BRIGHAM CITY — Nine churches met in unity Sunday in Rees Pioneer Park as they said goodbye to David Hiester, pastor of Aldersgate United Methodist Church, and celebrated their similarities.
“For us, it’s not all about our church program,” said Pastor Jim Catlin, of the Main Street Church of Brigham City. “It’s about Jesus. He’s really all to us.”
The event was sponsored by the Northern Utah Ministerial Association. There were 500 who met during the third annual event.
Besides Hiester’s and Catlin’s churches, the NUMA churches participating in Church in the Park were Community Presbyterian Church, First Baptist Church of Brigham City, Holy Cross Lutheran Church, North Hills Christian Fellowship, St. Henry’s Catholic Church and Victory First Assembly of God.
Hiester offered what he called “The Gospel in Chairs” in his final sermon, as he demonstrated how people historically have turned away from God and God has turned himself toward them.
Hiester is leaving to oversee a church in Colorado.
“Let’s get a handle on who God is, what he’s done for all of us,” Hiester said in his sermon.
He talked about a brokenness within each person, which represented a futility to sin and death.
Speaking of humanity’s first parents, he talked about their state after they had eaten of the forbidden fruit.
“As they turned away in distrust, they are hiding in the bushes because they no longer know who He is,” he said.
But as he showed God facing man every time man turns away, he said, “God is the one who is providing for humanity something they can’t do for themselves.”
And the result of God’s amazing goodness is that humanity may have a new heart that beats inside them, he said.
And Hiester demonstrated, by laying one chair upon another chair, how God follows mankind even unto death as He died for them as Christ.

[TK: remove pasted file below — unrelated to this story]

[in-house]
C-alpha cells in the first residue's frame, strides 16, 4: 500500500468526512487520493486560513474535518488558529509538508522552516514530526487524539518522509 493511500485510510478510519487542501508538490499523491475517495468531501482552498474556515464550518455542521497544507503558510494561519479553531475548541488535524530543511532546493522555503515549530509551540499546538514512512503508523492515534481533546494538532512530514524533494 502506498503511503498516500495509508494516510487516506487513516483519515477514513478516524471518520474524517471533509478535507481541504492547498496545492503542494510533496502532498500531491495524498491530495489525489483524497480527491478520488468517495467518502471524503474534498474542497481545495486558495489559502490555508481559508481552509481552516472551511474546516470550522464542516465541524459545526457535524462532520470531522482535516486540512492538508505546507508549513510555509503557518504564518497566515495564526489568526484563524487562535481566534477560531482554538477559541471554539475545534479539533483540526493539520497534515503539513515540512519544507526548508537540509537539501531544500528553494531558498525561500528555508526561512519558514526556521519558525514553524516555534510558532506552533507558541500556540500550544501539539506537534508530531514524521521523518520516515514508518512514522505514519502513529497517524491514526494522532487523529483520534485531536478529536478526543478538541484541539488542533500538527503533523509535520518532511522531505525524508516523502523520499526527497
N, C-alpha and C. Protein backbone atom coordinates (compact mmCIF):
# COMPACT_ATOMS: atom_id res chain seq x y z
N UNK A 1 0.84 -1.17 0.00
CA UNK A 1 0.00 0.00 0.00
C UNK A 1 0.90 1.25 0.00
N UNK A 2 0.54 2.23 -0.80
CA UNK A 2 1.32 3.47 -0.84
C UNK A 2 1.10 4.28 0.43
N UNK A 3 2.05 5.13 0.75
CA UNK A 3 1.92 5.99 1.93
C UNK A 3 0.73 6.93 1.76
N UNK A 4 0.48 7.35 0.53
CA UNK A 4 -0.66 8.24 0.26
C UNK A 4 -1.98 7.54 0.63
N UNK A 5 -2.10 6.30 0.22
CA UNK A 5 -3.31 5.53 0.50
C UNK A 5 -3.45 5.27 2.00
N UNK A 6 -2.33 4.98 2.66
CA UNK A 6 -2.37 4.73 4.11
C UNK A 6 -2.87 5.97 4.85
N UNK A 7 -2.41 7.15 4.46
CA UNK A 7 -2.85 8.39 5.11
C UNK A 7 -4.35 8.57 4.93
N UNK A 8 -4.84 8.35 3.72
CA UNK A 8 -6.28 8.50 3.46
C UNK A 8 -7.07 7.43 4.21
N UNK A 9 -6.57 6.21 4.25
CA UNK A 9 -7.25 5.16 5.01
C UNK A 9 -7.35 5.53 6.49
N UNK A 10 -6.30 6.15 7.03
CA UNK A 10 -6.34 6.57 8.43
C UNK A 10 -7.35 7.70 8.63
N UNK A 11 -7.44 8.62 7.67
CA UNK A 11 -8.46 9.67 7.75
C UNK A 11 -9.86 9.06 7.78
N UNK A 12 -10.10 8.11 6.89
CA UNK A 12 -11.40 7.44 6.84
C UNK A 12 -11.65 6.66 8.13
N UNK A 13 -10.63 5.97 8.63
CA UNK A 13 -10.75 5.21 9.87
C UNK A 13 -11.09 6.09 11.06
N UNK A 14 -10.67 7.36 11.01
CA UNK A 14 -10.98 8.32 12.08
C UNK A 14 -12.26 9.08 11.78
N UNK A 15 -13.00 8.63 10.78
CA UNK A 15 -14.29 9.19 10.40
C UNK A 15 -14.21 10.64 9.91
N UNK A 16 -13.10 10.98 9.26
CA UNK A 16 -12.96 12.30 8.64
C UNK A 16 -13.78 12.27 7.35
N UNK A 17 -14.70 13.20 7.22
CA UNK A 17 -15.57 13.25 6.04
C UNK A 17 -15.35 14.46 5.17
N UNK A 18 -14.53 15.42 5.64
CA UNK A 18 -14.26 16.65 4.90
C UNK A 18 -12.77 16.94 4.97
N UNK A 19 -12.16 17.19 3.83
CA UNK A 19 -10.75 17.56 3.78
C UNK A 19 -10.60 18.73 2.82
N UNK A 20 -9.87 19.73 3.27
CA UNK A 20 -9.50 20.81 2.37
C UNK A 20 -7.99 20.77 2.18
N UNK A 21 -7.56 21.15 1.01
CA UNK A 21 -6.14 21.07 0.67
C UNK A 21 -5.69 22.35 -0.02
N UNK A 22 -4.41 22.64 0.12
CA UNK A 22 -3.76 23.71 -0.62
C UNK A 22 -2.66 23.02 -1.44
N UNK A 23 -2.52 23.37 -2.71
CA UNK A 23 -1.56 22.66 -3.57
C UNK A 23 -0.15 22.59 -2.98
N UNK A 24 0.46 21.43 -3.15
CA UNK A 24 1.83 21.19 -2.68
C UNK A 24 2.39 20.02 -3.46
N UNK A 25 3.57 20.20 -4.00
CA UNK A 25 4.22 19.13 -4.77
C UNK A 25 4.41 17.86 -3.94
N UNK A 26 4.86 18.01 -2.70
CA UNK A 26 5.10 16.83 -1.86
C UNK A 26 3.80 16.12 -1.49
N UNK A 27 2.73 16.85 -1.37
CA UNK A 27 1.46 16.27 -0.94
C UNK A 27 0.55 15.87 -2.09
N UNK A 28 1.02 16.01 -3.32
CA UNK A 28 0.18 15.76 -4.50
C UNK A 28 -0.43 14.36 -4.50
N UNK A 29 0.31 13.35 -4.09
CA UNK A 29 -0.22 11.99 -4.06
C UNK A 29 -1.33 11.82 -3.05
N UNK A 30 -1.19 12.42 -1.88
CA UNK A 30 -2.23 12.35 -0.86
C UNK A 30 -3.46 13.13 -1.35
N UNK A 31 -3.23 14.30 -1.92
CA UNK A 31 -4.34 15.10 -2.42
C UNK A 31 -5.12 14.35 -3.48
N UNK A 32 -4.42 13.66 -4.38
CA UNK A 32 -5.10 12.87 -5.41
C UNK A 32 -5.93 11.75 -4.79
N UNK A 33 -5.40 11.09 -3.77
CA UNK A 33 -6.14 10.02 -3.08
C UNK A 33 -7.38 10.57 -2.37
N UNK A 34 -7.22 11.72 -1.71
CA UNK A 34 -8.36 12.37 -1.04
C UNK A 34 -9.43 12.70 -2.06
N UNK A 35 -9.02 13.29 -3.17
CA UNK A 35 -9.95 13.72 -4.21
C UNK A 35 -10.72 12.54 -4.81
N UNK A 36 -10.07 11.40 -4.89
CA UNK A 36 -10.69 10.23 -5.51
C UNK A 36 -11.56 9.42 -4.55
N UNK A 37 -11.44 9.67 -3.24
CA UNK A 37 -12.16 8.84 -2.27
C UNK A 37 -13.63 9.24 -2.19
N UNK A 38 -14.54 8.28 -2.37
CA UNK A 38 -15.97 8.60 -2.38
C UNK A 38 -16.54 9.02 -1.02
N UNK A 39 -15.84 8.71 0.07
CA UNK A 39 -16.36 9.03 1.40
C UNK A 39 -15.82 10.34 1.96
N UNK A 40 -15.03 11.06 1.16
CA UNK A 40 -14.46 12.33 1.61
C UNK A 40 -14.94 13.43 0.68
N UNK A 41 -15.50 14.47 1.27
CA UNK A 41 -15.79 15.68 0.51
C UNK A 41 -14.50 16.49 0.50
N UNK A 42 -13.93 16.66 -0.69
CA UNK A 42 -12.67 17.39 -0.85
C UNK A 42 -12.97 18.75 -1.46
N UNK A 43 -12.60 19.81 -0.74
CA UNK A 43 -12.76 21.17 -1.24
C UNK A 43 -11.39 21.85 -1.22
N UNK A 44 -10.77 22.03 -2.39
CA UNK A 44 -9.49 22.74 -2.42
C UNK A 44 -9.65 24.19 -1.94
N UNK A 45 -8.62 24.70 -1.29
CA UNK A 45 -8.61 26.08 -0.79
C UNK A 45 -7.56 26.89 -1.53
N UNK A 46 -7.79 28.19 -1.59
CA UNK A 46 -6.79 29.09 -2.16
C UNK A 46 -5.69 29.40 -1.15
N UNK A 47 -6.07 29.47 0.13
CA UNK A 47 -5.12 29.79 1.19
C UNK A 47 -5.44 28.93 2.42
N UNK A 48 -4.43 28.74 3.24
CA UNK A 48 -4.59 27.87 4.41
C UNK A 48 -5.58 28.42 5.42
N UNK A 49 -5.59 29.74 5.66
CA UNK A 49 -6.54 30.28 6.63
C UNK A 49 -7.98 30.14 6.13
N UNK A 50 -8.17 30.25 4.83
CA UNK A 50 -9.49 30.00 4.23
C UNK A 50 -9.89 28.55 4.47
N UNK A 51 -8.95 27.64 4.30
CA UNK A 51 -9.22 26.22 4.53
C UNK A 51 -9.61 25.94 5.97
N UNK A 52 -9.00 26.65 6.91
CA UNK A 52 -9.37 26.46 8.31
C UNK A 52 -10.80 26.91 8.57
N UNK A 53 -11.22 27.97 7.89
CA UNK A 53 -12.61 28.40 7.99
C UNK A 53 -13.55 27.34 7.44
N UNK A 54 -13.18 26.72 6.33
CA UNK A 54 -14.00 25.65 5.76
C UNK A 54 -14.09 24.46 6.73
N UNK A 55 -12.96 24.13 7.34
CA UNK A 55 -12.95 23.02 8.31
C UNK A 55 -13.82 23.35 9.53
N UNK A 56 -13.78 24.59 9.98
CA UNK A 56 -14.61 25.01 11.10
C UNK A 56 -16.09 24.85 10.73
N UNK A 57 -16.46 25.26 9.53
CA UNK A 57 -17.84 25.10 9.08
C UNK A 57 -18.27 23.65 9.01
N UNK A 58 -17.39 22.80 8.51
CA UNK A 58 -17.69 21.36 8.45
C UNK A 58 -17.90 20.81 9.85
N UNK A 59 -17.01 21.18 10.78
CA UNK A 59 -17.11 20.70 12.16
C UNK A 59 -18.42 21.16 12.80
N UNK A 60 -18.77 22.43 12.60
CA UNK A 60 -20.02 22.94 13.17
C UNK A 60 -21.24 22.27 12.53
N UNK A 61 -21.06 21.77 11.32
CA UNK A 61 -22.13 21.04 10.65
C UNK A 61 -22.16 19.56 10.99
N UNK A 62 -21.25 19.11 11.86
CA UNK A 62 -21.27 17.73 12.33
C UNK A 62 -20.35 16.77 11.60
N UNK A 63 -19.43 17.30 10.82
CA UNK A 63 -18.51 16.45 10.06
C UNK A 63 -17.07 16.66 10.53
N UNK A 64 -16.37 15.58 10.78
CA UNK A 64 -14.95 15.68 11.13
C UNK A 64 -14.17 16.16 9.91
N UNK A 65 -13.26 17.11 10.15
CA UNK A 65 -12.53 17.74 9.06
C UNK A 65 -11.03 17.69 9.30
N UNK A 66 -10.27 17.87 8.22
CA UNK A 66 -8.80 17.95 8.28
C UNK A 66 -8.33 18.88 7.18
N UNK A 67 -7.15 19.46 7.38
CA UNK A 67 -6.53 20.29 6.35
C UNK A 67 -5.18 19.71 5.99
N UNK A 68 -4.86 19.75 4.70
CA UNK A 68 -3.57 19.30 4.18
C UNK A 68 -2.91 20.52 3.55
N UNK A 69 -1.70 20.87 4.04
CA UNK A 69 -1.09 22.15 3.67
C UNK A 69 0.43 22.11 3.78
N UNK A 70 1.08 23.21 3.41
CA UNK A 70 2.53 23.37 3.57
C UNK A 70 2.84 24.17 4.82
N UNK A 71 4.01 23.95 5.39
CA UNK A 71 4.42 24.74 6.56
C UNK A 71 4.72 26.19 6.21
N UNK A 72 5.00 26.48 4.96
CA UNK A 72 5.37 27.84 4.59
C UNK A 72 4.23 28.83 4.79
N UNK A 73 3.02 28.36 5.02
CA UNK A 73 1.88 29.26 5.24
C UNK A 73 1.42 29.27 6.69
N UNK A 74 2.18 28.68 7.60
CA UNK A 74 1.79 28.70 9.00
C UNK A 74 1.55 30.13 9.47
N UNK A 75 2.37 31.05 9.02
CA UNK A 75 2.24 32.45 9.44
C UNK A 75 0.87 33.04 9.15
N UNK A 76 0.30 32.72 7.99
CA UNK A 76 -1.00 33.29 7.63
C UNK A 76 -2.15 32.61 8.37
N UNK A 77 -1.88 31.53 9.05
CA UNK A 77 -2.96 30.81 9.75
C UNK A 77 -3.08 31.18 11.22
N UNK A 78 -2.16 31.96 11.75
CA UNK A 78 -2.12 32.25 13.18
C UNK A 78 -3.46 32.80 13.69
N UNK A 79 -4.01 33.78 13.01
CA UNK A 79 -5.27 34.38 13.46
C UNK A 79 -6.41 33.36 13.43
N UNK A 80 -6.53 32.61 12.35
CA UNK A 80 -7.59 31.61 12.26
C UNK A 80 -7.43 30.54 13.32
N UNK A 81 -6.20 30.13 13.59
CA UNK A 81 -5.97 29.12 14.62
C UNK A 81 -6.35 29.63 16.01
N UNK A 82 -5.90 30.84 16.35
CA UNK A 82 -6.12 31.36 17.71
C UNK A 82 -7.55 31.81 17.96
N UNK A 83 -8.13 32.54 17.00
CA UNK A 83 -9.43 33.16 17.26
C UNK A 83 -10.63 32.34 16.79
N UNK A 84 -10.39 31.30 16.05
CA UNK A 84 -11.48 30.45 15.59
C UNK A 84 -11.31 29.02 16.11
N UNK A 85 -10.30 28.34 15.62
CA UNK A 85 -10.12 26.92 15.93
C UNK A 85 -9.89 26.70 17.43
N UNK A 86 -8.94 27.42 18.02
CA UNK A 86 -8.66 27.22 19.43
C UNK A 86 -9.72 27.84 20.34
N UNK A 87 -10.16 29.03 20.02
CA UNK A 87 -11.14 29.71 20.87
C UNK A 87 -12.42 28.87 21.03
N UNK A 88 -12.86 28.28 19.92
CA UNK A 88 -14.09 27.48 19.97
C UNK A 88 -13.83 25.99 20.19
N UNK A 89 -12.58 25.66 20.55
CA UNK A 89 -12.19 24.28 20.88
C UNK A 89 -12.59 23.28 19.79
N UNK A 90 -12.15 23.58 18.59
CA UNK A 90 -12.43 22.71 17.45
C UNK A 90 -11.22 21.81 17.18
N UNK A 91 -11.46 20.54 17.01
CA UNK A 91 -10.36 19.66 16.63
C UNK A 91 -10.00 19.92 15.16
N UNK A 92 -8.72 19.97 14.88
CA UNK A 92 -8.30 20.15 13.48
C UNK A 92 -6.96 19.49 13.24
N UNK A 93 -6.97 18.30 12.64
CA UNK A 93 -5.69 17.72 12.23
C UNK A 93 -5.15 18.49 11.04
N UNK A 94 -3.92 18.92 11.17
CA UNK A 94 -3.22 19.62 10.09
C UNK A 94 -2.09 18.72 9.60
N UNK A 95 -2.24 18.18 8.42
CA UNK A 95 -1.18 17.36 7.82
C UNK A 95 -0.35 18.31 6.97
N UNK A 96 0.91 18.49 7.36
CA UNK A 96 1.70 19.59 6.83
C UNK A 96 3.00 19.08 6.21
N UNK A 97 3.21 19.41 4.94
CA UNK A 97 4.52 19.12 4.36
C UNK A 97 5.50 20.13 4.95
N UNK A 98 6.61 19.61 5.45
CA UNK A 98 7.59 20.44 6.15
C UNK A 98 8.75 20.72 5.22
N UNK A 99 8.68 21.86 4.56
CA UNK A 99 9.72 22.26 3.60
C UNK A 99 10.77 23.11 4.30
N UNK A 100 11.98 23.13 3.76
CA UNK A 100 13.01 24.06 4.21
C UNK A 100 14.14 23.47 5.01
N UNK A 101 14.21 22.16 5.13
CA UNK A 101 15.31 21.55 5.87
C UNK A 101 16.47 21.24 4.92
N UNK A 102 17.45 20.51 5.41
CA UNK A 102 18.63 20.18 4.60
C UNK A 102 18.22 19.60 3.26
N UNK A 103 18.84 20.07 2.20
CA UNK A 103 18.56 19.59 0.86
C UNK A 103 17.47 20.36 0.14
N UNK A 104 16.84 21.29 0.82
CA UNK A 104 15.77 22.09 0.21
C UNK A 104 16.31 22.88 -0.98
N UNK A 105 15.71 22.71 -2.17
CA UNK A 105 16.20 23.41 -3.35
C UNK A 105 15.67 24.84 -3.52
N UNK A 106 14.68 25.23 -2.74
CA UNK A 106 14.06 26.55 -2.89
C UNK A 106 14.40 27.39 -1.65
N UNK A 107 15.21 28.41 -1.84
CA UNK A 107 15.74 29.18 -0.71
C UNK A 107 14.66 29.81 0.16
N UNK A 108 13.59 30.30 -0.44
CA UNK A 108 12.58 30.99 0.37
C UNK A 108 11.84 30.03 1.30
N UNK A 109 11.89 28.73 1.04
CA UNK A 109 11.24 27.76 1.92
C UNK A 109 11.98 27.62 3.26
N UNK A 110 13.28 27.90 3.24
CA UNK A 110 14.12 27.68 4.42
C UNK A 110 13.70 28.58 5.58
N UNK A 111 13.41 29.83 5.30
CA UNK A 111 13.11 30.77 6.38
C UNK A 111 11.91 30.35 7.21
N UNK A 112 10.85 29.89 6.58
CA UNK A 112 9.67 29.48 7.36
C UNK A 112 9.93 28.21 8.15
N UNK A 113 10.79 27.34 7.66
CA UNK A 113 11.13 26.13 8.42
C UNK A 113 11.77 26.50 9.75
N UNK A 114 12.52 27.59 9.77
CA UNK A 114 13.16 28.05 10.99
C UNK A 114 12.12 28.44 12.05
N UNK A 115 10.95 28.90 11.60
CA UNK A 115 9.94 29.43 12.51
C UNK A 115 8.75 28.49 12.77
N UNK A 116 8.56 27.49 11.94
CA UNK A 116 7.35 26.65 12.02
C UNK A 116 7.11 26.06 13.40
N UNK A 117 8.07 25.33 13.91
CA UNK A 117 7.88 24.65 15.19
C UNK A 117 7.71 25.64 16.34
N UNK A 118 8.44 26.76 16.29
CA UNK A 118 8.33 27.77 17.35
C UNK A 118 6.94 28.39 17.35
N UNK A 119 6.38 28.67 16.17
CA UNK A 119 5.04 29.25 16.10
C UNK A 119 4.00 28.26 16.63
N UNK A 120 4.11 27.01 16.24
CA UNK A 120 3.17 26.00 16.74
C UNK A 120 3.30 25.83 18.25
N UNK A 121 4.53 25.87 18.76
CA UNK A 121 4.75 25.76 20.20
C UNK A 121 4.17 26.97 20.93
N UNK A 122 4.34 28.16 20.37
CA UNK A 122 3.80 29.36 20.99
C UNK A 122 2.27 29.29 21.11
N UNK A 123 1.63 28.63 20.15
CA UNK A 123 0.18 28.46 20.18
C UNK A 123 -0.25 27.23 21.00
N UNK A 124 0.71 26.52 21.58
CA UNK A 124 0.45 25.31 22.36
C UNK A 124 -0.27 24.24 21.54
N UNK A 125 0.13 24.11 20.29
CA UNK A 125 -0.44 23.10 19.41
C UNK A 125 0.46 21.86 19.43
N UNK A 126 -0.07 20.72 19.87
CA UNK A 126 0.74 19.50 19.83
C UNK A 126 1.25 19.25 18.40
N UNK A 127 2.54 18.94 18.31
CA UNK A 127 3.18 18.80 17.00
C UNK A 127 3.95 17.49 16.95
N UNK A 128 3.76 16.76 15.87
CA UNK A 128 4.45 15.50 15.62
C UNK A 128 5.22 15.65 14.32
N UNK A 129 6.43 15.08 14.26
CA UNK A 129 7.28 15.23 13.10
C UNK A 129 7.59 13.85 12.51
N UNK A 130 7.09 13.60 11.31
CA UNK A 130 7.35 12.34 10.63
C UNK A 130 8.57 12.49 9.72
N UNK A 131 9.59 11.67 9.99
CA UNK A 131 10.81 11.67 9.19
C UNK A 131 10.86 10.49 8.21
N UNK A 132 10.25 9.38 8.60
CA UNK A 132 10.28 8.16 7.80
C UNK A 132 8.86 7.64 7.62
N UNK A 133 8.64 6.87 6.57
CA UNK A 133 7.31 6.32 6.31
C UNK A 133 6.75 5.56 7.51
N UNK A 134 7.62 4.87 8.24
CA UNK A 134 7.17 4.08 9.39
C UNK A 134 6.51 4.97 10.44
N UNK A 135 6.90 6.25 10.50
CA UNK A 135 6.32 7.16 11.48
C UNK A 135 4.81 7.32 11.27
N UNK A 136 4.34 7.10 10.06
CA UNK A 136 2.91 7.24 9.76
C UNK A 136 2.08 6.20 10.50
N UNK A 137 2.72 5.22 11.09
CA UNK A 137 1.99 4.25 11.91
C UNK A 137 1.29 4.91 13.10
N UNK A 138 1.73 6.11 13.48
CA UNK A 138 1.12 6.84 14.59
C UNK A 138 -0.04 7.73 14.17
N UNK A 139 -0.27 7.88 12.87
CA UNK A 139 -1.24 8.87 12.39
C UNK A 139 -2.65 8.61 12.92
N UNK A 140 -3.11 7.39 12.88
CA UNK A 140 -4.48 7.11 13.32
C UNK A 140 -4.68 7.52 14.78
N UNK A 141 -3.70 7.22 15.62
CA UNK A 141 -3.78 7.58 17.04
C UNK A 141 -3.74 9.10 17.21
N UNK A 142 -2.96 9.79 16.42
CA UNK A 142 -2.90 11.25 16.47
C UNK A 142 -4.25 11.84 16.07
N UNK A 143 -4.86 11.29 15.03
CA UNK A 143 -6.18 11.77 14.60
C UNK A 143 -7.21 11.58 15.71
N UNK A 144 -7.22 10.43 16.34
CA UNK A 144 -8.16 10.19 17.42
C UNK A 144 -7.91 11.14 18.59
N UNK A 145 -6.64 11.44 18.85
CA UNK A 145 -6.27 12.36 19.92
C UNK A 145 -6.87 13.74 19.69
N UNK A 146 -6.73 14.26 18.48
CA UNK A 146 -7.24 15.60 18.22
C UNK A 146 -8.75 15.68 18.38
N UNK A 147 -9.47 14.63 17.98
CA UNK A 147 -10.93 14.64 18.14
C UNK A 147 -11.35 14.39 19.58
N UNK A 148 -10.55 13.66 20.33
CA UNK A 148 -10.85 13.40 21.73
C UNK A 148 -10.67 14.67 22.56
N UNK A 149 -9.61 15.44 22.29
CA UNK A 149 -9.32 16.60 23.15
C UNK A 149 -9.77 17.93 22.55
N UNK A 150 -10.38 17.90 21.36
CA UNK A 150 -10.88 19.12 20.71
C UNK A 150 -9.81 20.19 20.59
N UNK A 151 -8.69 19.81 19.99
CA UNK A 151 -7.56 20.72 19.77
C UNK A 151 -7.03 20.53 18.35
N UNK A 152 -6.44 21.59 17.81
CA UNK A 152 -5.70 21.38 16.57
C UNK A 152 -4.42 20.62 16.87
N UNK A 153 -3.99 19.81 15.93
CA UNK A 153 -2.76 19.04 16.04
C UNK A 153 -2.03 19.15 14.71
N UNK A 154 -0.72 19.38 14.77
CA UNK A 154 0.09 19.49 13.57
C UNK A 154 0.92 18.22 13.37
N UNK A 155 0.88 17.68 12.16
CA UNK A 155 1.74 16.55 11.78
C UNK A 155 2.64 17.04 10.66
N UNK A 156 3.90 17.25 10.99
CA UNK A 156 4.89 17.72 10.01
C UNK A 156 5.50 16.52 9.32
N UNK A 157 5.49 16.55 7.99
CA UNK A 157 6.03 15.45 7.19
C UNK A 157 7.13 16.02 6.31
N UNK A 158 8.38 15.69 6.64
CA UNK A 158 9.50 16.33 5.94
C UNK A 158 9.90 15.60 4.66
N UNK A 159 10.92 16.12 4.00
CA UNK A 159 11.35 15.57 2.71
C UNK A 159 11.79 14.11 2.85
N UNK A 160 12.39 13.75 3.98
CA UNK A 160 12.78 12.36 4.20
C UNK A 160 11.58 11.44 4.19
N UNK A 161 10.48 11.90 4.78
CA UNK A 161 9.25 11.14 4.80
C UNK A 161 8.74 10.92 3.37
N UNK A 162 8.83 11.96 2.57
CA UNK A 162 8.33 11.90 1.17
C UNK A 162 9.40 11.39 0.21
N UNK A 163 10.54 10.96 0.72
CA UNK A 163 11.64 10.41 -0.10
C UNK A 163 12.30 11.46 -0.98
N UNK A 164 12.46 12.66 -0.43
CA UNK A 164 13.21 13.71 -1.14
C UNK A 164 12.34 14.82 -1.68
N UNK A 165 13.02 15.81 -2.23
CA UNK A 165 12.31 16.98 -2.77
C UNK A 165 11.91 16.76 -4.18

“When humanity dies and is separated from God, how does God respond to this?” he said. “He goes down into death and He meets us there even. This means that there is no place that we can go that God is not.”
Hiester said by turning to God, a person’s nature can be changed.
“We have been transformed,” Hiester said of those who have turned their hearts to God. “We are no longer the same people. … Your character, your nature, you are no longer the same person. God’s word says that you have been made pure, white, holy.”
Hiester said his prayer for all was for freedom.
“I pray that we would open ourselves up, that we would let Him in,” he said.
Area residents said they were happy to meet together in a common bond.
“There’s so many differences, and people focus on sprinkling or dunking and the differences when, basically, we are all Christ followers. We are all believers in Christ,” said Deborah K. Hansen of Brigham City.
“It’s important that we all get together and celebrate Christ as our Savior.”
“It’s great to be with the church, the whole body, of Brigham City,” said Linda Hansen, also of Brigham City, “It’s wonderful to have this spirit that is lifted up with this church.”
Pam Stuart traveled from Harrisville to sit with the two Hansen women.
She said, “I love the idea of worshiping in the park and the contemporary music.”